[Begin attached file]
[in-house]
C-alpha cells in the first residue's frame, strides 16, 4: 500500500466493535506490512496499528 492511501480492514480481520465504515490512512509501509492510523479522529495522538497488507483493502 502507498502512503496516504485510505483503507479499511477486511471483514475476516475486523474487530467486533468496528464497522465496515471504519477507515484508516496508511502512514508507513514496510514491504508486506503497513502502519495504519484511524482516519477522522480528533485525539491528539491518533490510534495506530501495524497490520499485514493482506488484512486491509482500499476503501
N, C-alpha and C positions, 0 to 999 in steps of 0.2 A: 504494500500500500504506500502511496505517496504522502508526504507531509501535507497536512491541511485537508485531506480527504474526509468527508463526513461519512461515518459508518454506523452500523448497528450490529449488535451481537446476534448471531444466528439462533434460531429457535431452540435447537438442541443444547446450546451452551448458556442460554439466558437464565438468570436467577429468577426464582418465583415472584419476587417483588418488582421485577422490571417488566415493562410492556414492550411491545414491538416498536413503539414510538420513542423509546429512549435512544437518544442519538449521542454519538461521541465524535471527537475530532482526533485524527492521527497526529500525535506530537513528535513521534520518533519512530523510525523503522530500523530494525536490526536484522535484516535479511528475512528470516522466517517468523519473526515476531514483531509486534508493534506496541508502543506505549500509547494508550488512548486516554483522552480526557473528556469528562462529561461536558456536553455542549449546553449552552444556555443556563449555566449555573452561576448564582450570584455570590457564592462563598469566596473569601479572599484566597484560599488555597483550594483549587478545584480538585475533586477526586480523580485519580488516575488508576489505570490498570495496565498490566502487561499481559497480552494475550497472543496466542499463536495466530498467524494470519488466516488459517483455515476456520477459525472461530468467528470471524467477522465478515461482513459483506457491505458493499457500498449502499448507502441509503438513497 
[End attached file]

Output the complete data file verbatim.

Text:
[in-house]
C-alpha cells in the first residue's frame, strides 16, 4: 500500500466493535506490512496499528 492511501480492514480481520465504515490512512509501509492510523479522529495522538497488507483493502 502507498502512503496516504485510505483503507479499511477486511471483514475476516475486523474487530467486533468496528464497522465496515471504519477507515484508516496508511502512514508507513514496510514491504508486506503497513502502519495504519484511524482516519477522522480528533485525539491528539491518533490510534495506530501495524497490520499485514493482506488484512486491509482500499476503501
N, C-alpha and C positions, 0 to 999 in steps of 0.2 A: 504494500500500500504506500502511496505517496504522502508526504507531509501535507497536512491541511485537508485531506480527504474526509468527508463526513461519512461515518459508518454506523452500523448497528450490529449488535451481537446476534448471531444466528439462533434460531429457535431452540435447537438442541443444547446450546451452551448458556442460554439466558437464565438468570436467577429468577426464582418465583415472584419476587417483588418488582421485577422490571417488566415493562410492556414492550411491545414491538416498536413503539414510538420513542423509546429512549435512544437518544442519538449521542454519538461521541465524535471527537475530532482526533485524527492521527497526529500525535506530537513528535513521534520518533519512530523510525523503522530500523530494525536490526536484522535484516535479511528475512528470516522466517517468523519473526515476531514483531509486534508493534506496541508502543506505549500509547494508550488512548486516554483522552480526557473528556469528562462529561461536558456536553455542549449546553449552552444556555443556563449555566449555573452561576448564582450570584455570590457564592462563598469566596473569601479572599484566597484560599488555597483550594483549587478545584480538585475533586477526586480523580485519580488516575488508576489505570490498570495496565498490566502487561499481559497480552494475550497472543496466542499463536495466530498467524494470519488466516488459517483455515476456520477459525472461530468467528470471524467477522465478515461482513459483506457491505458493499457500498449502499448507502441509503438513497 